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MedTech innovation and the prisoner’s dilemma

Insights on a solutions-focused model for MedTech

​Return on capital (ROC) performance for health care product manufacturers has been steadily declining. While MedTech companies typically attempt to counter ROC declines with cost-savings initiatives, they may achieve more substantial, long-term value by boosting innovation and shifting toward a business model focused on transformational products and solutions.

Return on capital performance

​A key factor exerting downward pressure on ROC is the shift in purchasing power between MedTech companies and health care providers. Traditionally, MedTech sales have relied on relationships built with physicians and surgeons, in which purchase decisions are based largely on experience and personal preference. That sales model, however, has been changing. Many hospitals and health systems have been hiring procurement experts to streamline supply costs. As a result, physicians and surgeons are becoming less influential in MedTech purchase decisions.

In a market where manufacturers' products may be difficult to differentiate in terms of patient outcomes, and product development efforts have often been focused on incremental features that health care providers desired rather than on addressing unmet needs for patients and hospital systems, many MedTech companies are being pushed to compete on price.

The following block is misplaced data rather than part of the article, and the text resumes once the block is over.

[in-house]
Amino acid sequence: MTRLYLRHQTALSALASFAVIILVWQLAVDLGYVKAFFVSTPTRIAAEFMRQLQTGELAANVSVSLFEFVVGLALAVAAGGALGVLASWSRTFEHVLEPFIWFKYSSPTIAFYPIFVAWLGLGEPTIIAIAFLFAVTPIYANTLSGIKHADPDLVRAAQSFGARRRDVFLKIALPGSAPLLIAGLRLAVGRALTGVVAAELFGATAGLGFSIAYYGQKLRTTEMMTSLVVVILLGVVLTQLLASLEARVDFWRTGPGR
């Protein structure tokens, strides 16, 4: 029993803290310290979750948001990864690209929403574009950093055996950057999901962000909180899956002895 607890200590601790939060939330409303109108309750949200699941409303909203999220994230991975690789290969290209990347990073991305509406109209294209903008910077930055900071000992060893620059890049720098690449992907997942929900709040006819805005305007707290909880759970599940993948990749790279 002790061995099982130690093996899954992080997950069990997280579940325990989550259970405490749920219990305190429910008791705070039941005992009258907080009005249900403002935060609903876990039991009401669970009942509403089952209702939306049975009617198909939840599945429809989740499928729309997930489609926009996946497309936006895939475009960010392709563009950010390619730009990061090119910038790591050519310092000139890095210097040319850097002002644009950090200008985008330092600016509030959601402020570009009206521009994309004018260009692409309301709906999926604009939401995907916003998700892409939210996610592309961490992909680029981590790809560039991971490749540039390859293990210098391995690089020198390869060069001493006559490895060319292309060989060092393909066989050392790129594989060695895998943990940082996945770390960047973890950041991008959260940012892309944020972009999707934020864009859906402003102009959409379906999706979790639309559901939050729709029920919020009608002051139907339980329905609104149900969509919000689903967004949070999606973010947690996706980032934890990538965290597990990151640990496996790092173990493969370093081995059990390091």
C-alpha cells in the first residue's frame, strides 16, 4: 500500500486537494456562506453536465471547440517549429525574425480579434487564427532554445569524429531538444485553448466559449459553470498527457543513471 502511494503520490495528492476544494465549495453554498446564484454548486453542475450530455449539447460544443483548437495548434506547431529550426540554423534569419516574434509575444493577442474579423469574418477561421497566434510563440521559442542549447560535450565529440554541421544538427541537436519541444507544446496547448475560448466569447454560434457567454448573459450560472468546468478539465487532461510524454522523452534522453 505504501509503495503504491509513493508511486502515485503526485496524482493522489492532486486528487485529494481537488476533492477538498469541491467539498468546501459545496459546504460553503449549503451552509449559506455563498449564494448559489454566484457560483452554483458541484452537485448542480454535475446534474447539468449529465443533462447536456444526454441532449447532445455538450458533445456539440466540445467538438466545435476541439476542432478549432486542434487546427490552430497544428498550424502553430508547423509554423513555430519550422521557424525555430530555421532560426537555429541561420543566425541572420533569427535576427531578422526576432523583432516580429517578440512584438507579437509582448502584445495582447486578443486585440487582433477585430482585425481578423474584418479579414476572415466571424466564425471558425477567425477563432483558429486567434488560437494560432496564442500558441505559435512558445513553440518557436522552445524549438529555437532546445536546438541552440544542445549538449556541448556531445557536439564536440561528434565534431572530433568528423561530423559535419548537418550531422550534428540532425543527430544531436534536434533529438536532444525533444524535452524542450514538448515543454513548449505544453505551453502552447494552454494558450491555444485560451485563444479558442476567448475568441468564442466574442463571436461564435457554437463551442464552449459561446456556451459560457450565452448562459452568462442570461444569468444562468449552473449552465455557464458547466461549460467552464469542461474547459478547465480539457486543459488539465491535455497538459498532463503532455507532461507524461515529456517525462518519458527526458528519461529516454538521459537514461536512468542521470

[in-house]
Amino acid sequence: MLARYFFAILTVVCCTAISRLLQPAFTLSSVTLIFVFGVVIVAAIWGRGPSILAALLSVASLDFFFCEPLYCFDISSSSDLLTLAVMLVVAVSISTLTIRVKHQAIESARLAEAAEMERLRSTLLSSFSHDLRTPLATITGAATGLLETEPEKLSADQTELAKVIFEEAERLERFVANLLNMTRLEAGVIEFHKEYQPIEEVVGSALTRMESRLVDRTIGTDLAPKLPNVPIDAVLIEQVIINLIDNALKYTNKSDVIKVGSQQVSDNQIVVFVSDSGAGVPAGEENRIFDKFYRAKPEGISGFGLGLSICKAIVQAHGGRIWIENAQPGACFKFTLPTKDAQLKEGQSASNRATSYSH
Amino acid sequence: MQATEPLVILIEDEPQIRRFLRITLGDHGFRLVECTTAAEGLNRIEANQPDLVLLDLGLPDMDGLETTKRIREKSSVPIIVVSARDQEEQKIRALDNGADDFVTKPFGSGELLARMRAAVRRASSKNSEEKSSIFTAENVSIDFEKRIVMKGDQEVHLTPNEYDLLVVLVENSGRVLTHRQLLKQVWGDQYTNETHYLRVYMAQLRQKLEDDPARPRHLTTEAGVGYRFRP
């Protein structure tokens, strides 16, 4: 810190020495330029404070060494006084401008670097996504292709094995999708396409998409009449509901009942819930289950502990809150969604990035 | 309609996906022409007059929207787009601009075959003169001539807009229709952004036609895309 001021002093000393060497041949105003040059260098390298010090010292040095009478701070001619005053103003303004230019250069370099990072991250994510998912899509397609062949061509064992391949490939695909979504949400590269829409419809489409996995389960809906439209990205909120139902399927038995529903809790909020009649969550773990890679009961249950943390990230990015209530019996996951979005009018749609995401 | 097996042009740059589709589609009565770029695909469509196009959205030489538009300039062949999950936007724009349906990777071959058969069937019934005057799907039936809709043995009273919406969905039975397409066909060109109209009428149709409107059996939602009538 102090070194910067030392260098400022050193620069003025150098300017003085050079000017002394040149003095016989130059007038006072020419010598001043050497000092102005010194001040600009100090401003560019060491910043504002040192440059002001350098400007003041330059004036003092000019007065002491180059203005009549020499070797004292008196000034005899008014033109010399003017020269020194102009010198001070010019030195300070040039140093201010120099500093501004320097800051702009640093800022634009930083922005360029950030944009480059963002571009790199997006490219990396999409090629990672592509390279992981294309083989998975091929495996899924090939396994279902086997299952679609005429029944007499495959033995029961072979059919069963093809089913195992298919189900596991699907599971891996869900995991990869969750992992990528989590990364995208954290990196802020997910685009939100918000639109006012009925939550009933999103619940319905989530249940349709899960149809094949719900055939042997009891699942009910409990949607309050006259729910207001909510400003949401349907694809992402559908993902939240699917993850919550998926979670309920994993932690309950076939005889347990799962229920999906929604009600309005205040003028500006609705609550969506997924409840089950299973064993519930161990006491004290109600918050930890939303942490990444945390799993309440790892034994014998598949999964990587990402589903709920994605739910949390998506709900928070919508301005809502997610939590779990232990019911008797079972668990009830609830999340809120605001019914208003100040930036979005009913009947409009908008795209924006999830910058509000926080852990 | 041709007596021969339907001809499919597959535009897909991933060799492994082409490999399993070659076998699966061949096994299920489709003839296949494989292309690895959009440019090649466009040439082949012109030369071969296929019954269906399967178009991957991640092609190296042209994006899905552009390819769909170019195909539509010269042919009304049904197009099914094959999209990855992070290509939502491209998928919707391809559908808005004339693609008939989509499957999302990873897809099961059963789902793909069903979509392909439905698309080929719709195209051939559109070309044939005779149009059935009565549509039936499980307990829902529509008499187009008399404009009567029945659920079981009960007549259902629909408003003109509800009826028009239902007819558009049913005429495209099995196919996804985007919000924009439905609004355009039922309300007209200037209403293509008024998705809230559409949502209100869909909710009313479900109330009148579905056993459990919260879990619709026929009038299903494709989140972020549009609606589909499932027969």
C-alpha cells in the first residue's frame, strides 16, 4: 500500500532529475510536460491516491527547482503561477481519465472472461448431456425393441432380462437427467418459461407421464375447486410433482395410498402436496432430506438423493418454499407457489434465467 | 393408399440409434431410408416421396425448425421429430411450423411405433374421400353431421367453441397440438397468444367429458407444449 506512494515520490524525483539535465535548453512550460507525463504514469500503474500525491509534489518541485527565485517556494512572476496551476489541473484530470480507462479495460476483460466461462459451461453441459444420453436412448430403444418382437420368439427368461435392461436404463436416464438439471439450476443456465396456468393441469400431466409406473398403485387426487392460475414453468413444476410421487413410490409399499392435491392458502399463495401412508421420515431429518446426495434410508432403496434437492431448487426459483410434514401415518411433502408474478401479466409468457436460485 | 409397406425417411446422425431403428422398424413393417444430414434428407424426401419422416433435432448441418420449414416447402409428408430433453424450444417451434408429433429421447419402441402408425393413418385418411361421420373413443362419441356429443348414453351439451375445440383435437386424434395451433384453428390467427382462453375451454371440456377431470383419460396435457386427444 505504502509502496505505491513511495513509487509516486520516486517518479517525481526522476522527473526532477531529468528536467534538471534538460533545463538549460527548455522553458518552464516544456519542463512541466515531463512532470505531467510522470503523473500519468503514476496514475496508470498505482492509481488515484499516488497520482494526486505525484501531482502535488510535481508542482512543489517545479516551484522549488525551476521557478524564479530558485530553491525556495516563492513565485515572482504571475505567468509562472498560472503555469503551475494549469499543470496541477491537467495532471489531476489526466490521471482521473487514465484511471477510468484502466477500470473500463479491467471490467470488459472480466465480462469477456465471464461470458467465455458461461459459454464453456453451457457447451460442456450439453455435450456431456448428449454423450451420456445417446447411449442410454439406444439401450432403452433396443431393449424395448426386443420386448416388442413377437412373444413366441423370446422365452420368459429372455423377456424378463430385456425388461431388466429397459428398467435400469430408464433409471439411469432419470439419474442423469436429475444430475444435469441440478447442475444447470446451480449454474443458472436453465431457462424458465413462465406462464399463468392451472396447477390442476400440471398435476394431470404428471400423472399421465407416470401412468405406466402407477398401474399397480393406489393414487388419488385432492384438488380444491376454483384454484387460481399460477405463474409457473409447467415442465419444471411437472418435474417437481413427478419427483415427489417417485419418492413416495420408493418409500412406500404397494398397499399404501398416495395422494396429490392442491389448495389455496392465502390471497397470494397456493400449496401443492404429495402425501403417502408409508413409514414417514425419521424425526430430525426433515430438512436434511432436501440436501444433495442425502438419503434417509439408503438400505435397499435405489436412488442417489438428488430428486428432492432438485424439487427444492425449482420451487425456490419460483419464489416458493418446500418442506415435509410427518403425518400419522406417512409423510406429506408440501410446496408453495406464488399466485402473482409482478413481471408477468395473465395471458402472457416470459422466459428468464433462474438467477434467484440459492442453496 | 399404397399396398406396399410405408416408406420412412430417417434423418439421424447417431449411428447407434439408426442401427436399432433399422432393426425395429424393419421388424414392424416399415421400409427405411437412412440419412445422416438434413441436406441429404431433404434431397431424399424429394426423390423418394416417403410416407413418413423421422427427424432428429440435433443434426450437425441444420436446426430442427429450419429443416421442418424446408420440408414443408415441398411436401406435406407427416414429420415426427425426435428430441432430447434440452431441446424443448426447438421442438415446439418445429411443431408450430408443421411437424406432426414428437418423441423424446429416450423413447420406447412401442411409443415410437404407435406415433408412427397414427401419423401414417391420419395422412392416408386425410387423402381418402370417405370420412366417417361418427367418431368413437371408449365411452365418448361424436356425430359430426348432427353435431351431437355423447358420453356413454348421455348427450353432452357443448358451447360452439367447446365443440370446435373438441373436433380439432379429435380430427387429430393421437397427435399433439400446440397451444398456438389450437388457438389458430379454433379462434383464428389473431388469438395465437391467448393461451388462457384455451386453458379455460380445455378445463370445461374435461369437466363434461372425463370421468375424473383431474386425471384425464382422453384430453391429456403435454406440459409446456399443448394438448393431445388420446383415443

MedTech companies typically attempt to counter ROC declines with cost-savings initiatives. Even though these should be pursued, organizations may achieve more substantial, long-term value by boosting innovation and shifting toward a business model focused on transformational products and solutions that provide added customer value.

This article was published in MedTech Strategist, May 29, 2018.

Our take on MedTech innovation

MedTech companies often face a "prisoner's dilemma" in their battle against ROC decline due to a confluence of three factors:

A prisoner's dilemma exists in MedTech's ROC

  1. Providers are evolving to value-based models at different rates. The transition from a volume- to value-based payment model has been uneven among hospitals and health systems. Many MedTech companies say value—meaning both cost and outcomes—isn't yet influencing purchase decisions. Hospital procurement managers, for example, are still generally rewarded for discounts they negotiate with MedTech companies, rather than the impact a device has on outcomes and total costs of care.
    And many health care providers aren't yet paying close attention to the value that medical technology—especially major innovations—might offer. This can create a prisoner's dilemma for MedTech manufacturers: Those that promote the value of their products in terms of outcomes and total cost of care will compete with companies that continue to use price as the primary differentiator—and price remains the motivation for many procurement managers.
  2. Innovation's impact on ROC may not be clear. Many MedTech organizations are unsure of the impact that investing in innovation will have on their ROC in the short-, medium-, and long-term future. Company leaders often lack visibility into customer and market insights relating to longer-term opportunities—current insight capabilities typically focus on assessing near-term performance—so they may be hesitant to divert significant funds to innovation, given board and shareholder pressure to deliver positive short-term financial results.
  3. Near-term competition can inhibit innovation. With competitors pursuing near-term share growth, the inclination of most incumbents is to double-down on their core business offerings in order to preserve their market share and their established revenue stream. Being the first player to introduce a new solution-focused business model could be considered too risky, as funds are limited and this investment could be at the expense of the core business versus long-term innovation.